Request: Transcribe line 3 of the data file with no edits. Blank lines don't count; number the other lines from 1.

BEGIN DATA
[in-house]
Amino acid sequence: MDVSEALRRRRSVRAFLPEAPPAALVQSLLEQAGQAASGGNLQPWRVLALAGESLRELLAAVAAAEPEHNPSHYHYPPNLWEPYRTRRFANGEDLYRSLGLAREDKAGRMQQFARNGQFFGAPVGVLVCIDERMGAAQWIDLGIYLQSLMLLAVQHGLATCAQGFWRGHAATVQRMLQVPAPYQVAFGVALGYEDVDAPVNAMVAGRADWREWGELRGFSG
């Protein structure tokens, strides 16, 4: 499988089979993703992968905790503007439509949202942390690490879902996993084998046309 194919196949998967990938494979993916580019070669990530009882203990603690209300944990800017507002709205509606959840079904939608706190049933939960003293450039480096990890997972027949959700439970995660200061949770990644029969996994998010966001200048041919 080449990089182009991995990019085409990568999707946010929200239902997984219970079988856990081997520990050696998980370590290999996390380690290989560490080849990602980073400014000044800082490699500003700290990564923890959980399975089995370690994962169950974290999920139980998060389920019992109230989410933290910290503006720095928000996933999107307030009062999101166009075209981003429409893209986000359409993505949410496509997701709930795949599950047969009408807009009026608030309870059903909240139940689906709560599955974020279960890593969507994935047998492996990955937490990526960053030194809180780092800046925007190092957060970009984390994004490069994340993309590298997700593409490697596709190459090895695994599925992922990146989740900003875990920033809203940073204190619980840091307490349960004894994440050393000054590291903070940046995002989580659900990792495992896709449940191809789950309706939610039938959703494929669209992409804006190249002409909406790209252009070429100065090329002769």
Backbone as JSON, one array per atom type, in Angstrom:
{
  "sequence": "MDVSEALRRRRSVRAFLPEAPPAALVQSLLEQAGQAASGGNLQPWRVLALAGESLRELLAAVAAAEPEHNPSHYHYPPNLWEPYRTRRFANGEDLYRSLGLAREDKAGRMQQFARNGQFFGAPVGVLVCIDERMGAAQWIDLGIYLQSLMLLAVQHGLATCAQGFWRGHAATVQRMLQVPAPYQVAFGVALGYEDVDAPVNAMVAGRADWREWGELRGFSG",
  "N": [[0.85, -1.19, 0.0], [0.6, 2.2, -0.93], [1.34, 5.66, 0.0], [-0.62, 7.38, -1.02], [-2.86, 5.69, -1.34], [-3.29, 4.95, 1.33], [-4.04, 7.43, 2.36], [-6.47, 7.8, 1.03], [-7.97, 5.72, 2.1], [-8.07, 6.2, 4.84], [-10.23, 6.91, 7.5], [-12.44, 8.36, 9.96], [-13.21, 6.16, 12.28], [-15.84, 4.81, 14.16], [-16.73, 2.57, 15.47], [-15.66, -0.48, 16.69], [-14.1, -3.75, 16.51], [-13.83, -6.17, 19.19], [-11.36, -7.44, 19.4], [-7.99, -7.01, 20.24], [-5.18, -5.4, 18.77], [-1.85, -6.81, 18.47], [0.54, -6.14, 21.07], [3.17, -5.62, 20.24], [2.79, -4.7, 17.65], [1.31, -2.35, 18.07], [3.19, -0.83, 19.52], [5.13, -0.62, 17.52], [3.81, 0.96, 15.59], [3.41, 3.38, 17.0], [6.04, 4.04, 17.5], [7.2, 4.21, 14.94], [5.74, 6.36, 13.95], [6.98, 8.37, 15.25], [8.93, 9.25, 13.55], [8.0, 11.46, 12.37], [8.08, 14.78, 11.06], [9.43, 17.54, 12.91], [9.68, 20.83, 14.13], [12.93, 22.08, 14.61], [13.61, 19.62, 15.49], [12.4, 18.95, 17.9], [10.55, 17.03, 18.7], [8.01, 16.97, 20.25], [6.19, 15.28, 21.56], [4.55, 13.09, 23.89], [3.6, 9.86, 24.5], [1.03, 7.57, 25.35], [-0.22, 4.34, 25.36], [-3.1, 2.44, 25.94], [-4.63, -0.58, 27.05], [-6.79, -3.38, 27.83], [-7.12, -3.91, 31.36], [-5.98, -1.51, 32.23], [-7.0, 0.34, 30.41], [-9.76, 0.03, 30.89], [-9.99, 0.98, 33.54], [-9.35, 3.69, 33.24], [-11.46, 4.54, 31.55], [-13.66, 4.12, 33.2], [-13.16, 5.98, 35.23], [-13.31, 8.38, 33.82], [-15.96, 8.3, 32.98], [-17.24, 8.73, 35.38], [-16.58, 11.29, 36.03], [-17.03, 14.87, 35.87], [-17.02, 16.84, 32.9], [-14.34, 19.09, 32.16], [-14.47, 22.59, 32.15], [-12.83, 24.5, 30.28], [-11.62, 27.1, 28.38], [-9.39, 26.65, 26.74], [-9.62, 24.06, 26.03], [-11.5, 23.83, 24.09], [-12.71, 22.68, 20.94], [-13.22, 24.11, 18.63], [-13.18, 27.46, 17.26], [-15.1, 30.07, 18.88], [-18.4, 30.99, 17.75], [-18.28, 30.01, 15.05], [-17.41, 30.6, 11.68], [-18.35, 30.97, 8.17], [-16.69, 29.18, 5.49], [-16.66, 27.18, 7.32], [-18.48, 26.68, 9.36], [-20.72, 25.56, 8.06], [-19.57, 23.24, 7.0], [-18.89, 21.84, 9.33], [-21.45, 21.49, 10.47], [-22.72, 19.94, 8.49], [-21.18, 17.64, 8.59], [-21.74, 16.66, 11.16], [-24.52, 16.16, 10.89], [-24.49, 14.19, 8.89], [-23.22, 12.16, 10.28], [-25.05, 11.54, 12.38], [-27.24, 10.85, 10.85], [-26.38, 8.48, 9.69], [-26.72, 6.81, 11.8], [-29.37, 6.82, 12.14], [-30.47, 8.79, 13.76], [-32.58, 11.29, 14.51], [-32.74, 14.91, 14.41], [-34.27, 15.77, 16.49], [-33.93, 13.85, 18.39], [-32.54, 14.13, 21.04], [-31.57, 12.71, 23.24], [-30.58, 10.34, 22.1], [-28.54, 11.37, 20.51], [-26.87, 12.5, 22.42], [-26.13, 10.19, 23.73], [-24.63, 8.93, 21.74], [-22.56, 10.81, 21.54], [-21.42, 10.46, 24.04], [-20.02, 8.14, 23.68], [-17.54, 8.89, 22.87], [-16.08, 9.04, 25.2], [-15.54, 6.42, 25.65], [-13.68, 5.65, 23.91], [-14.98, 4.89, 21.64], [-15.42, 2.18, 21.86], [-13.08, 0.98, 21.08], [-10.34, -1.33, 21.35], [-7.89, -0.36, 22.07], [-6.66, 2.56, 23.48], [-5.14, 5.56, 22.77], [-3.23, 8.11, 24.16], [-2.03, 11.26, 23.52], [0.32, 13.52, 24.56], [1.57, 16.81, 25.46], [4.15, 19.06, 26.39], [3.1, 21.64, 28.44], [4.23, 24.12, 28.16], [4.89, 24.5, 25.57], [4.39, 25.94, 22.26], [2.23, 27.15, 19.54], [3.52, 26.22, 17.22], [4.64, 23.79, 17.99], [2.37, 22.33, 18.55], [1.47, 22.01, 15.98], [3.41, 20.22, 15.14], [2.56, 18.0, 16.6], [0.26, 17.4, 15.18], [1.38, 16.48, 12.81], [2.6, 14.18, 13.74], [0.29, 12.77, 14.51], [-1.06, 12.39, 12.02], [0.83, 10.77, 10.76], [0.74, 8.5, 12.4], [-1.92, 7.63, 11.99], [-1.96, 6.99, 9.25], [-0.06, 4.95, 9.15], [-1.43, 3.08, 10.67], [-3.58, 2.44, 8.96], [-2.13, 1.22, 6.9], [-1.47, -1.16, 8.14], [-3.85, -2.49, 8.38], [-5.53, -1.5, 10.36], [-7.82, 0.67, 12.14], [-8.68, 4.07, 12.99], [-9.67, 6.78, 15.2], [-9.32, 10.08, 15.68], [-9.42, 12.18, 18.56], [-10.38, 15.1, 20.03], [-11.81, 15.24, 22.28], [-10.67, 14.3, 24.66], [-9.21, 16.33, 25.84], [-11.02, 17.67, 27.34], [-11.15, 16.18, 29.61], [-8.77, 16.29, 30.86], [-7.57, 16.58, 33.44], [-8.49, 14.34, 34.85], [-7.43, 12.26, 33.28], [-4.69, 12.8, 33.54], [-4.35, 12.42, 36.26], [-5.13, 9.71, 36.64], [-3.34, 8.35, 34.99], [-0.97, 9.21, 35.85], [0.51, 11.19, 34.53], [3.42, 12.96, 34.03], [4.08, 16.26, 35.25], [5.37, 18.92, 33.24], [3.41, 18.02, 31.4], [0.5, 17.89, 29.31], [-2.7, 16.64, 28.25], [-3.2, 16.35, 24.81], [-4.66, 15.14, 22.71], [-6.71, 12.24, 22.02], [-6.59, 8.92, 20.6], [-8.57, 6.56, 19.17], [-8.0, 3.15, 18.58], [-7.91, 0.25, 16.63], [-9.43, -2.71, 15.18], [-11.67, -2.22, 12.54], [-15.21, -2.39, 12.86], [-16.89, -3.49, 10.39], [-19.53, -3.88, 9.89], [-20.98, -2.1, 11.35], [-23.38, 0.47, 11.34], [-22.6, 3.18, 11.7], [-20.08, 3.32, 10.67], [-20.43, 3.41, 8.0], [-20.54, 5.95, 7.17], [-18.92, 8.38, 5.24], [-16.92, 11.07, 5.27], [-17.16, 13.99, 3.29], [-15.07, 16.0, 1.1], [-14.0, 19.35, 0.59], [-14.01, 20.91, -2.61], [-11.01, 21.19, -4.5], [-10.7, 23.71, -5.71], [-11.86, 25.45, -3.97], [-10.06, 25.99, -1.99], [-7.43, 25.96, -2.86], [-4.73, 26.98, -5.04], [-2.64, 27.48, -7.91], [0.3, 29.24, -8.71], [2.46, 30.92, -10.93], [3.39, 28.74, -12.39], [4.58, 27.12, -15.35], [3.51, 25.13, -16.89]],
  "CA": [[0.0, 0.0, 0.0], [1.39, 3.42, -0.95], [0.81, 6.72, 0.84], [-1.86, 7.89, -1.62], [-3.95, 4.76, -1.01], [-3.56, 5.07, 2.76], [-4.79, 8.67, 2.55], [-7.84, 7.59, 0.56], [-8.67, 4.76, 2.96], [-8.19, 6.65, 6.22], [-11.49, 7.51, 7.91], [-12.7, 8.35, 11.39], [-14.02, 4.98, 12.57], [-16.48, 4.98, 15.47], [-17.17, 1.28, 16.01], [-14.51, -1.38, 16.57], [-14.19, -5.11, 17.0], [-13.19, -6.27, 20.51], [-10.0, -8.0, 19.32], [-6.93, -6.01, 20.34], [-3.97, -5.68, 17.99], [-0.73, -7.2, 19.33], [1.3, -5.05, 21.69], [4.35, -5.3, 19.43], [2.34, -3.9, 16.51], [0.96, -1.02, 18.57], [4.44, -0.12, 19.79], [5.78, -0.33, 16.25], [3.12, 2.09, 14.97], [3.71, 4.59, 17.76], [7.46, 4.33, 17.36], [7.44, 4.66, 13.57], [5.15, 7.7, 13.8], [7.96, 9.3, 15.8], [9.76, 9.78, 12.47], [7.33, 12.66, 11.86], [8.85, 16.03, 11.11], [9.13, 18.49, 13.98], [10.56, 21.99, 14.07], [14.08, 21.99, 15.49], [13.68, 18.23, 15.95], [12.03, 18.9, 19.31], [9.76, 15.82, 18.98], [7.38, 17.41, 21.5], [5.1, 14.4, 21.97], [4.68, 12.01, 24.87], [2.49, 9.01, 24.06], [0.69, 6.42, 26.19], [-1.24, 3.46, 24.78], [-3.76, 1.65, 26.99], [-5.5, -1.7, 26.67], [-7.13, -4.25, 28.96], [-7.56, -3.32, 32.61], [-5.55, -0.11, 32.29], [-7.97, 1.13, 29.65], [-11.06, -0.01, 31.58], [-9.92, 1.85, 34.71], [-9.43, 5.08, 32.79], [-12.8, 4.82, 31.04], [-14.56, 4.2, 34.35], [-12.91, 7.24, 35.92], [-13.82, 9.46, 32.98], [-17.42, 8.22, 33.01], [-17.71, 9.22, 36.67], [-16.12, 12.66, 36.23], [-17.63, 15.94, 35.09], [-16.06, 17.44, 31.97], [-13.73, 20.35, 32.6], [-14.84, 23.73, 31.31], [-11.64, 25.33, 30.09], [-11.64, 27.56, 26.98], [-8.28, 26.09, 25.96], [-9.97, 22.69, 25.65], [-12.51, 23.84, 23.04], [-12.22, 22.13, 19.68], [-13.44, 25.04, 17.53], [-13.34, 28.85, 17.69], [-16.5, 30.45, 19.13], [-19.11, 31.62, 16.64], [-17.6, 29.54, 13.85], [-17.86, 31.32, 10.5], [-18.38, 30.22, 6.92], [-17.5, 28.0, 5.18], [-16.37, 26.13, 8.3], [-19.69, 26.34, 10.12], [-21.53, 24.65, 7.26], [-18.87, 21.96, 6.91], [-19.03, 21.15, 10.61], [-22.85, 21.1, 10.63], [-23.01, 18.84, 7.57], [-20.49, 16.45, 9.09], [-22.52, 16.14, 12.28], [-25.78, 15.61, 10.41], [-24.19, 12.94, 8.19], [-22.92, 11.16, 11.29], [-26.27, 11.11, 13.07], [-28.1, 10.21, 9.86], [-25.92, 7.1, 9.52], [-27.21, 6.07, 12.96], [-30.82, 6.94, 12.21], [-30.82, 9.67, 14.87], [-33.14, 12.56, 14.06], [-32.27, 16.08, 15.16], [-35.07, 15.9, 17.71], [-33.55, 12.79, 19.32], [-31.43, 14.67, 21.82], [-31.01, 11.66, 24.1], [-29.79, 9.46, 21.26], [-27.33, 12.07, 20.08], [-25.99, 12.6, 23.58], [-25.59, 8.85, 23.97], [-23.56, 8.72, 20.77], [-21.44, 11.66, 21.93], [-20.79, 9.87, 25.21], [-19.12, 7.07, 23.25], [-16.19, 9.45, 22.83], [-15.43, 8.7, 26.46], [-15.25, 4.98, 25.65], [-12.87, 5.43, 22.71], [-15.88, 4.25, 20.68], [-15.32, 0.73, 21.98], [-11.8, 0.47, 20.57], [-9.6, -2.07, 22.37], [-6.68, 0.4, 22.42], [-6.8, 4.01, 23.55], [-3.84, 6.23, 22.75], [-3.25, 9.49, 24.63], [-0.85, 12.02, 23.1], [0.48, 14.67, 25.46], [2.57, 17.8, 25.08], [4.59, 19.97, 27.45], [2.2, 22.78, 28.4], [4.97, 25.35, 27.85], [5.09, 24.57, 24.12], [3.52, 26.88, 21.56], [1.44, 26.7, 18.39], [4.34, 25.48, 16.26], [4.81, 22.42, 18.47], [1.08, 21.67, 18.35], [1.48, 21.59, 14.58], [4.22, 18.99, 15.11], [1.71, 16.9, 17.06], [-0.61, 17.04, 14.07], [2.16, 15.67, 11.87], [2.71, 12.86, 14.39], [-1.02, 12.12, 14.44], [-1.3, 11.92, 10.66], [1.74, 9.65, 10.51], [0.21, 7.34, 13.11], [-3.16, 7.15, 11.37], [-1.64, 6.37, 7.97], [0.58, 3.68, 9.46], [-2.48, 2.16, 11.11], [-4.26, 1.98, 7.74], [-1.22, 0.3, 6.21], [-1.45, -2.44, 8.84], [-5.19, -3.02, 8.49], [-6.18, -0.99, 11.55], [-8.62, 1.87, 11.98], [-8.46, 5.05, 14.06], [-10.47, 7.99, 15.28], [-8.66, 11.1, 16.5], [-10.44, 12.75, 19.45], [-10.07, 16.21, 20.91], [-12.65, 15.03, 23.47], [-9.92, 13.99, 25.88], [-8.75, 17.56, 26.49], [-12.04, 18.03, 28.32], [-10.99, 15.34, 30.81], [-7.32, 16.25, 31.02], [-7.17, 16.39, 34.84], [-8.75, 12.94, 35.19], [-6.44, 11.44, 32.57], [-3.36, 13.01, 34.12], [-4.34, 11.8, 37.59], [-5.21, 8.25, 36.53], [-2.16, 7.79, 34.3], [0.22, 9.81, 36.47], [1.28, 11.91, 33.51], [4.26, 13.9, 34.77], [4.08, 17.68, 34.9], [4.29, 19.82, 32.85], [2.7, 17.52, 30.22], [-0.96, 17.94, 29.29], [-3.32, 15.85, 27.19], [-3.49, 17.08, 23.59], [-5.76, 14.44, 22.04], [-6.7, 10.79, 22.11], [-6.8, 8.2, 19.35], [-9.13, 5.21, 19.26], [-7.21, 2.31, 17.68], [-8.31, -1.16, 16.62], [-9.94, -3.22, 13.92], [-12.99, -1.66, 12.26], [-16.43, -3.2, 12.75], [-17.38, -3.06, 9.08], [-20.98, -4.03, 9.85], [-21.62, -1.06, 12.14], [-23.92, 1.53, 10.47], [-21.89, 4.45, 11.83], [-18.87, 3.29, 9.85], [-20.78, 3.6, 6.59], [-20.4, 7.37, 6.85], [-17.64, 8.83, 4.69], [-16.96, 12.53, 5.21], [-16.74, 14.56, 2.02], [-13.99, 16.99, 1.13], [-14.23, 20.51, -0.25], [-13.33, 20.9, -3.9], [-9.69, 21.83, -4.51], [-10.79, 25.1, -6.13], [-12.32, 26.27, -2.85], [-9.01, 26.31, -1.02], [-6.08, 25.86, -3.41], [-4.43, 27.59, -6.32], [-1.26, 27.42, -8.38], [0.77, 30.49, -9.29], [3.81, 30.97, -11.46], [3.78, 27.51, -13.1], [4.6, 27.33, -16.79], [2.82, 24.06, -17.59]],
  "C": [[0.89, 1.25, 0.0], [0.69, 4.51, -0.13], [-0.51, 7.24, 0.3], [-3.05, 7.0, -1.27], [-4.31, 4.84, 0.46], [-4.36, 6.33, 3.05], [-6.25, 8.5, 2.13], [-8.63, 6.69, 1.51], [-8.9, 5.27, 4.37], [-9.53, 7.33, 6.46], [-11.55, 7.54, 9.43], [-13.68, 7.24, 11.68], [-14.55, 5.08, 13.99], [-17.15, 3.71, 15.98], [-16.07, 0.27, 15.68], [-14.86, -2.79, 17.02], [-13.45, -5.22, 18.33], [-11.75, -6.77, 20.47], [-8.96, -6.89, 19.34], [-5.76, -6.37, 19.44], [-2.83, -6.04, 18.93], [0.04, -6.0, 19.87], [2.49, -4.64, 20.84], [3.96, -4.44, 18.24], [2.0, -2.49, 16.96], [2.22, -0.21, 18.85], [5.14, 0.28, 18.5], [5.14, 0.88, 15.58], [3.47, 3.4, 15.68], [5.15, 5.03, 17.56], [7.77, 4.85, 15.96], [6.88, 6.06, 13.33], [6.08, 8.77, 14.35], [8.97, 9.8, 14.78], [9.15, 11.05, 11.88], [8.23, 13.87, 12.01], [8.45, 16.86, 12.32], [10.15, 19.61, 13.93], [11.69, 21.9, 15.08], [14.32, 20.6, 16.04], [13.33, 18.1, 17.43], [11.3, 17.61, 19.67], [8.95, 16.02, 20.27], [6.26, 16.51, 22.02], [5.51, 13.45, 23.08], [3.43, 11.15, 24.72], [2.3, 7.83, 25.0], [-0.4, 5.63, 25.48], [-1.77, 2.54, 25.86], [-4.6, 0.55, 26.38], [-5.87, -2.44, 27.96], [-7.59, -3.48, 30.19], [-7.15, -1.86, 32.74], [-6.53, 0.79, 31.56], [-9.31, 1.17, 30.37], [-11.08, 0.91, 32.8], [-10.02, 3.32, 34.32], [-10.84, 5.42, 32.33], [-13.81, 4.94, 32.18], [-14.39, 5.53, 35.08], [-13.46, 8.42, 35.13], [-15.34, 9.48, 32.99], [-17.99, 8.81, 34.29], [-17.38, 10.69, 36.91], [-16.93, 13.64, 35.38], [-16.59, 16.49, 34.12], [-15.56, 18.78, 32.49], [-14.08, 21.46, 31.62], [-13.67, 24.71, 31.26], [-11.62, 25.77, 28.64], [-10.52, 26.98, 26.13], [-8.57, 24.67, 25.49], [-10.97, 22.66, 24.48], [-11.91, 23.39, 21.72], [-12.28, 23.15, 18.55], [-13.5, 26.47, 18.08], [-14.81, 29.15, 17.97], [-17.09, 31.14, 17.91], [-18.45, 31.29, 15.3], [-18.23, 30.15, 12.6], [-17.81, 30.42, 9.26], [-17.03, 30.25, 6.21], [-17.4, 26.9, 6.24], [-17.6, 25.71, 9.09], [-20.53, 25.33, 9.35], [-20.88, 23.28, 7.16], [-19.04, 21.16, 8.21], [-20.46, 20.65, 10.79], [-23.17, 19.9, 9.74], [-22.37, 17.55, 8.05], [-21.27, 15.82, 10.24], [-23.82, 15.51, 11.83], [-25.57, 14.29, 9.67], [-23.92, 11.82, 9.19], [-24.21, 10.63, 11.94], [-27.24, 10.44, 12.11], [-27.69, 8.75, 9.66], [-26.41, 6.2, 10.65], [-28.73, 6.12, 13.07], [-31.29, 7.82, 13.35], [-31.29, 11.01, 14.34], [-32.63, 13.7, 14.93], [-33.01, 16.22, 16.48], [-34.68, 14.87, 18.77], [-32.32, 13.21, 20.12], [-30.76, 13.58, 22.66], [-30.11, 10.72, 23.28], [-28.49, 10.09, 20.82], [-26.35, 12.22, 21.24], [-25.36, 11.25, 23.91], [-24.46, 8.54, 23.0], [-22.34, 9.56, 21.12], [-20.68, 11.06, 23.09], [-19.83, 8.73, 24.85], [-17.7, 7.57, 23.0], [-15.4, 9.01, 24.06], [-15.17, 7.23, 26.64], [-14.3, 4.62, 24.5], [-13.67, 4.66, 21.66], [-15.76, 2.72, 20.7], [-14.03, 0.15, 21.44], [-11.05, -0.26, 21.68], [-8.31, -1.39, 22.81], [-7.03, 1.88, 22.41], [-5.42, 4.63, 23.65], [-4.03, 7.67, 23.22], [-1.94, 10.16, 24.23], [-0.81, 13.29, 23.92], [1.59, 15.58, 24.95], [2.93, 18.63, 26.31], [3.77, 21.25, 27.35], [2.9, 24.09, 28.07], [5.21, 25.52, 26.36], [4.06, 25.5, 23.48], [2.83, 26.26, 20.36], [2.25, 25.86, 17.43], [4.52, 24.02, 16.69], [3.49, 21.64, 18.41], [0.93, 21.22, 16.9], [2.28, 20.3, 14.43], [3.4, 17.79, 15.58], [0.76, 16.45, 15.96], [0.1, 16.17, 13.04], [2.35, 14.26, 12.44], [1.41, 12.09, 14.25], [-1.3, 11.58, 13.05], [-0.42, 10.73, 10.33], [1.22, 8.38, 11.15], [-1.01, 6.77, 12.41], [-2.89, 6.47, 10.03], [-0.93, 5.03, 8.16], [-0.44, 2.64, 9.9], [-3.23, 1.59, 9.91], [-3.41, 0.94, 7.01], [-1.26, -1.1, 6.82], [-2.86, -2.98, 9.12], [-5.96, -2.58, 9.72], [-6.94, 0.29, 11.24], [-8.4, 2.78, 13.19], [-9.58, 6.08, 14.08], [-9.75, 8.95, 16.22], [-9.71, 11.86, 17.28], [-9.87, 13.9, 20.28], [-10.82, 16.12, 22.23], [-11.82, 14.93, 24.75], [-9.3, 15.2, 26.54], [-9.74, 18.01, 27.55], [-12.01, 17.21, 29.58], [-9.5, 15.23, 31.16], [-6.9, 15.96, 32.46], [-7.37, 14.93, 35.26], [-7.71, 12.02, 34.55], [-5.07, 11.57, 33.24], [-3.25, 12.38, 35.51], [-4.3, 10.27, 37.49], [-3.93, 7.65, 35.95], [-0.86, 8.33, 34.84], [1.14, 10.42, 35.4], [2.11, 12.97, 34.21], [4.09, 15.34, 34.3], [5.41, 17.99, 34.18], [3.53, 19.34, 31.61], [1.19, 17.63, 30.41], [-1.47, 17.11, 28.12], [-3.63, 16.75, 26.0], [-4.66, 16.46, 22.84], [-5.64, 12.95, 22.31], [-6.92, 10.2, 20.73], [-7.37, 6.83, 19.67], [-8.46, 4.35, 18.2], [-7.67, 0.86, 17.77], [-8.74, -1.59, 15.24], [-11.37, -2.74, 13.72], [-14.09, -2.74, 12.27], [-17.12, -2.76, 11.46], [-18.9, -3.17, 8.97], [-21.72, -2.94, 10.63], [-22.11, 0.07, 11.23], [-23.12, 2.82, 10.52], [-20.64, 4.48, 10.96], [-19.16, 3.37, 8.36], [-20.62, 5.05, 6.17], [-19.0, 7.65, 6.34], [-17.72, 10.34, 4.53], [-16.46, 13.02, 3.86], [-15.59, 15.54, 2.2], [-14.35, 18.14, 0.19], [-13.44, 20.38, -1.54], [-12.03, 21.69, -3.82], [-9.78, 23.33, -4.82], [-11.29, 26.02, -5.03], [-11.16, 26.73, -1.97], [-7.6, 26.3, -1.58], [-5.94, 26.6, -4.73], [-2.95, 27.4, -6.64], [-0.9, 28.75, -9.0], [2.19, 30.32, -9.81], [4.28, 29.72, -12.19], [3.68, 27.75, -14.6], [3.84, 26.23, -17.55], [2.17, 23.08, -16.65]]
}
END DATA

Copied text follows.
């Protein structure tokens, strides 16, 4: 499988089979993703992968905790503007439509949202942390690490879902996993084998046309 194919196949998967990938494979993916580019070669990530009882203990603690209300944990800017507002709205509606959840079904939608706190049933939960003293450039480096990890997972027949959700439970995660200061949770990644029969996994998010966001200048041919 080449990089182009991995990019085409990568999707946010929200239902997984219970079988856990081997520990050696998980370590290999996390380690290989560490080849990602980073400014000044800082490699500003700290990564923890959980399975089995370690994962169950974290999920139980998060389920019992109230989410933290910290503006720095928000996933999107307030009062999101166009075209981003429409893209986000359409993505949410496509997701709930795949599950047969009408807009009026608030309870059903909240139940689906709560599955974020279960890593969507994935047998492996990955937490990526960053030194809180780092800046925007190092957060970009984390994004490069994340993309590298997700593409490697596709190459090895695994599925992922990146989740900003875990920033809203940073204190619980840091307490349960004894994440050393000054590291903070940046995002989580659900990792495992896709449940191809789950309706939610039938959703494929669209992409804006190249002409909406790209252009070429100065090329002769």